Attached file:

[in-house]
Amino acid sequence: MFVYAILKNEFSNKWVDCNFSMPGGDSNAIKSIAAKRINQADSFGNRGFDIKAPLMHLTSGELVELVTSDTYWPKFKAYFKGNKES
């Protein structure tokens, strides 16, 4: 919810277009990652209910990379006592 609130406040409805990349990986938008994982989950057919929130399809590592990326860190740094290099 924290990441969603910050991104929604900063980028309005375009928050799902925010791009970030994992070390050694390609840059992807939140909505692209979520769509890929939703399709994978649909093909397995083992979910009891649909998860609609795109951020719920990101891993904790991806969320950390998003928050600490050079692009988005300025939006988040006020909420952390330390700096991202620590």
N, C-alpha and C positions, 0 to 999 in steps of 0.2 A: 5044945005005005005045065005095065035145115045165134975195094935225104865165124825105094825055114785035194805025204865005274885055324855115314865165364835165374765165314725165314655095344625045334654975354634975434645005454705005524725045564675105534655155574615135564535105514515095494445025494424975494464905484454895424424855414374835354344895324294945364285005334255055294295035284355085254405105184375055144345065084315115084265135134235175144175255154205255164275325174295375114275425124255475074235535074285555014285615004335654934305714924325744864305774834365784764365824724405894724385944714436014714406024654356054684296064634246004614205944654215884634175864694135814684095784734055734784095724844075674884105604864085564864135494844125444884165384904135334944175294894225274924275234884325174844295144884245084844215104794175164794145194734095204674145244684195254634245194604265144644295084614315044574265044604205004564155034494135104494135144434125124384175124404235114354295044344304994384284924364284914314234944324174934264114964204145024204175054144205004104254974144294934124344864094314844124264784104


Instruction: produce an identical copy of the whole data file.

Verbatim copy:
[in-house]
Amino acid sequence: MFVYAILKNEFSNKWVDCNFSMPGGDSNAIKSIAAKRINQADSFGNRGFDIKAPLMHLTSGELVELVTSDTYWPKFKAYFKGNKES
């Protein structure tokens, strides 16, 4: 919810277009990652209910990379006592 609130406040409805990349990986938008994982989950057919929130399809590592990326860190740094290099 924290990441969603910050991104929604900063980028309005375009928050799902925010791009970030994992070390050694390609840059992807939140909505692209979520769509890929939703399709994978649909093909397995083992979910009891649909998860609609795109951020719920990101891993904790991806969320950390998003928050600490050079692009988005300025939006988040006020909420952390330390700096991202620590």
N, C-alpha and C positions, 0 to 999 in steps of 0.2 A: 5044945005005005005045065005095065035145115045165134975195094935225104865165124825105094825055114785035194805025204865005274885055324855115314865165364835165374765165314725165314655095344625045334654975354634975434645005454705005524725045564675105534655155574615135564535105514515095494445025494424975494464905484454895424424855414374835354344895324294945364285005334255055294295035284355085254405105184375055144345065084315115084265135134235175144175255154205255164275325174295375114275425124255475074235535074285555014285615004335654934305714924325744864305774834365784764365824724405894724385944714436014714406024654356054684296064634246004614205944654215884634175864694135814684095784734055734784095724844075674884105604864085564864135494844125444884165384904135334944175294894225274924275234884325174844295144884245084844215104794175164794145194734095204674145244684195254634245194604265144644295084614315044574265044604205004564155034494135104494135144434125124384175124404235114354295044344304994384284924364284914314234944324174934264114964204145024204175054144205004104254974144294934124344864094314844124264784104